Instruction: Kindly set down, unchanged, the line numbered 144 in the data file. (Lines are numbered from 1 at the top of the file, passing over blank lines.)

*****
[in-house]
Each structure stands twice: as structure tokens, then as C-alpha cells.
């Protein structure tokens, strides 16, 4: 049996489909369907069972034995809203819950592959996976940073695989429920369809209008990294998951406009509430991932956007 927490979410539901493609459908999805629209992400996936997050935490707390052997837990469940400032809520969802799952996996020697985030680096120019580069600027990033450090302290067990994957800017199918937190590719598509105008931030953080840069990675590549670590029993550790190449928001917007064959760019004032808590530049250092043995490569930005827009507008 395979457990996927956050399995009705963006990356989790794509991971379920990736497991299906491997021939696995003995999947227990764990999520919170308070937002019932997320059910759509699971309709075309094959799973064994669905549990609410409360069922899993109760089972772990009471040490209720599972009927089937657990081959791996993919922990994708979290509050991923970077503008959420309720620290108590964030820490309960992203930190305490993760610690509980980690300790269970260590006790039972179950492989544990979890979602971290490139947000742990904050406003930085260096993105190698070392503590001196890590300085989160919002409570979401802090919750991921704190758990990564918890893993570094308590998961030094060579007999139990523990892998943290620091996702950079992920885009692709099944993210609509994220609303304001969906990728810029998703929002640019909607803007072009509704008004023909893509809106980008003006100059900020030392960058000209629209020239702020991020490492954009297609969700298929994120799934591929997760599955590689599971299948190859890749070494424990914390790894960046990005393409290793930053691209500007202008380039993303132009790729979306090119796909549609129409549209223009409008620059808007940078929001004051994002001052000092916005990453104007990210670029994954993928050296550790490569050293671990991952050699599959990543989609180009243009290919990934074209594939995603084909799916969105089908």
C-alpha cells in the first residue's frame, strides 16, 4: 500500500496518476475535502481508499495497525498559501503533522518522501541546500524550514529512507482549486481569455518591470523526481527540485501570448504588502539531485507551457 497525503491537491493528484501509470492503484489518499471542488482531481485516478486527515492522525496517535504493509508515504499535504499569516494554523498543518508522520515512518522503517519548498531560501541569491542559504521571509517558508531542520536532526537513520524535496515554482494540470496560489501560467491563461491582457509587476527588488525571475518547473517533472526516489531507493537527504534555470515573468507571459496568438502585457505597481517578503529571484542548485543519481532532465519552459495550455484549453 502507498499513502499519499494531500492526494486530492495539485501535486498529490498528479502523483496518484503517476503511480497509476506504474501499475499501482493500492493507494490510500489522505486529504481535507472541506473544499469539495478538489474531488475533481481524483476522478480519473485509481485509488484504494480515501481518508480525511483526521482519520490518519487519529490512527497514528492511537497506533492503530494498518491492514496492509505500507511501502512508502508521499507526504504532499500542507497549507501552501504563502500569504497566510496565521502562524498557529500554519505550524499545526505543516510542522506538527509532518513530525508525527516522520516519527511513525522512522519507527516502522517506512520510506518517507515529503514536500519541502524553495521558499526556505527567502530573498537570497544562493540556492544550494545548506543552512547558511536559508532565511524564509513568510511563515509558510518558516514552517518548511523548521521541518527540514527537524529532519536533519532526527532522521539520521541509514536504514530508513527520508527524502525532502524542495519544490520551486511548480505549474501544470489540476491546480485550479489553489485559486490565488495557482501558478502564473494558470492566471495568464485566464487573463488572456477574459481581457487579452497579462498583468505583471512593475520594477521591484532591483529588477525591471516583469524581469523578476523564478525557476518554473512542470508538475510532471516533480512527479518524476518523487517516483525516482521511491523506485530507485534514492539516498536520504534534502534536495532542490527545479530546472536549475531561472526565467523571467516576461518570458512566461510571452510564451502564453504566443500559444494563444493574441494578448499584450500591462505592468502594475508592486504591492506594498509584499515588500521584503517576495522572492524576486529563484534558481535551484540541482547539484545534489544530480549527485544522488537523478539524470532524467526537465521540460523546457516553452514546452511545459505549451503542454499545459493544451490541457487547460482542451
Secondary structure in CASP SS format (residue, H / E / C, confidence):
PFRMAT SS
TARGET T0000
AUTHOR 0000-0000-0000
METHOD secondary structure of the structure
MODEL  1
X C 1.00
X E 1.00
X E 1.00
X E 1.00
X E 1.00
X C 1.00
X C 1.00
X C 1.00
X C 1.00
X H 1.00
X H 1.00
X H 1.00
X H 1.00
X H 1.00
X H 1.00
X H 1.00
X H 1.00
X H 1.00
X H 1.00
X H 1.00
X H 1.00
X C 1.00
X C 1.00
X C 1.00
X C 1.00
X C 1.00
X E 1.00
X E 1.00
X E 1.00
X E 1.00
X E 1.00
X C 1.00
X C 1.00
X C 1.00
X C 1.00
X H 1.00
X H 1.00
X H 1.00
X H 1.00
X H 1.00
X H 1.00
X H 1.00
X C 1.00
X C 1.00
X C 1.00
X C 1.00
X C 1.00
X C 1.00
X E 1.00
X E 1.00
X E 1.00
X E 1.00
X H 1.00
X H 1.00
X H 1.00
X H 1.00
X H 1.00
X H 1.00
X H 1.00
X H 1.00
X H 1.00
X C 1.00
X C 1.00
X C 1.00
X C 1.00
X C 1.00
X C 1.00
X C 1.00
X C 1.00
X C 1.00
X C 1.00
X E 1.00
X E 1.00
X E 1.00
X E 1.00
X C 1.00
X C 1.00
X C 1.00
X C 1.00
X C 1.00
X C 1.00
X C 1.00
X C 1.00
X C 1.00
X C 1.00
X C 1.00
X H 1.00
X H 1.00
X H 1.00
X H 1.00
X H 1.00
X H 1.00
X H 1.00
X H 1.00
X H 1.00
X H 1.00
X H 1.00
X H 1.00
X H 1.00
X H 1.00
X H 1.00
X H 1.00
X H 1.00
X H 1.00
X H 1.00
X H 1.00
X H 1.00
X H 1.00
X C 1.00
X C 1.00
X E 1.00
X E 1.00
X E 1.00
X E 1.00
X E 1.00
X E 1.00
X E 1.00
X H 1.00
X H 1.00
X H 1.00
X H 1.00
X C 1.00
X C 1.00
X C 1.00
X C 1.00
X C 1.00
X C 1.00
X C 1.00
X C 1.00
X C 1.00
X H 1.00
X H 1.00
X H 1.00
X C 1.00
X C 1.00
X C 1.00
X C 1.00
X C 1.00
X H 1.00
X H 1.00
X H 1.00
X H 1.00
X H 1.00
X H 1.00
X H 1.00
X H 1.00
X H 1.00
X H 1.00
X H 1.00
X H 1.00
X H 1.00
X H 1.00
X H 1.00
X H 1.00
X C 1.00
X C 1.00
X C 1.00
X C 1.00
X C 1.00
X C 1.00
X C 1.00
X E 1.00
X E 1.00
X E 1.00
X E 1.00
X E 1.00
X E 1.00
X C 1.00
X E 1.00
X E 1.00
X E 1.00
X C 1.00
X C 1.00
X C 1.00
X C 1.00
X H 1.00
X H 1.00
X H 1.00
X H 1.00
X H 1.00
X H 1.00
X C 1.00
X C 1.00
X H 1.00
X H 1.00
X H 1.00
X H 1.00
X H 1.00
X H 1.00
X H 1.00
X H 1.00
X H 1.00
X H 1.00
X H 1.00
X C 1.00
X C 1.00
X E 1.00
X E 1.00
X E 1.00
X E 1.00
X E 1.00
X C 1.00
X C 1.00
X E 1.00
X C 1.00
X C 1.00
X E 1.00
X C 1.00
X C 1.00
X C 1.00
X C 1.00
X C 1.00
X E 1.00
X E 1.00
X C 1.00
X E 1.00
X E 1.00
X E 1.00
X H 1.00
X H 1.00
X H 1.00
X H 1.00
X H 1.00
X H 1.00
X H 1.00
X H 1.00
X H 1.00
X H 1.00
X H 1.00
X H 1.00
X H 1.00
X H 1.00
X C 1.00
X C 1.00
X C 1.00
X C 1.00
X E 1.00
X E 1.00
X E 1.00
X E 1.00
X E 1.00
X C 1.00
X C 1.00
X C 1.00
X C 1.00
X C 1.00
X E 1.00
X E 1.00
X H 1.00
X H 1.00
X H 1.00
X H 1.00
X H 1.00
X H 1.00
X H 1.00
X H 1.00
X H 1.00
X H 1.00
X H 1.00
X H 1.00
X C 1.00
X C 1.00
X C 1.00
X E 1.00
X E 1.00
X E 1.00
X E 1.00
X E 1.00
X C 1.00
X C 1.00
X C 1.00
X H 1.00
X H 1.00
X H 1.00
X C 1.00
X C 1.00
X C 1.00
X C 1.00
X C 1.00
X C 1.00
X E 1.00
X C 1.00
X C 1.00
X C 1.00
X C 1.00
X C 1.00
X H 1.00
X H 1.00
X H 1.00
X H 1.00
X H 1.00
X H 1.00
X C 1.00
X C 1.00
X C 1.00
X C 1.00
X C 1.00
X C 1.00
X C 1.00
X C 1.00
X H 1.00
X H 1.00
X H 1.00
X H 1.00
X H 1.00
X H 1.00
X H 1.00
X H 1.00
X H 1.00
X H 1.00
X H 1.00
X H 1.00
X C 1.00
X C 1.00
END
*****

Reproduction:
X C 1.00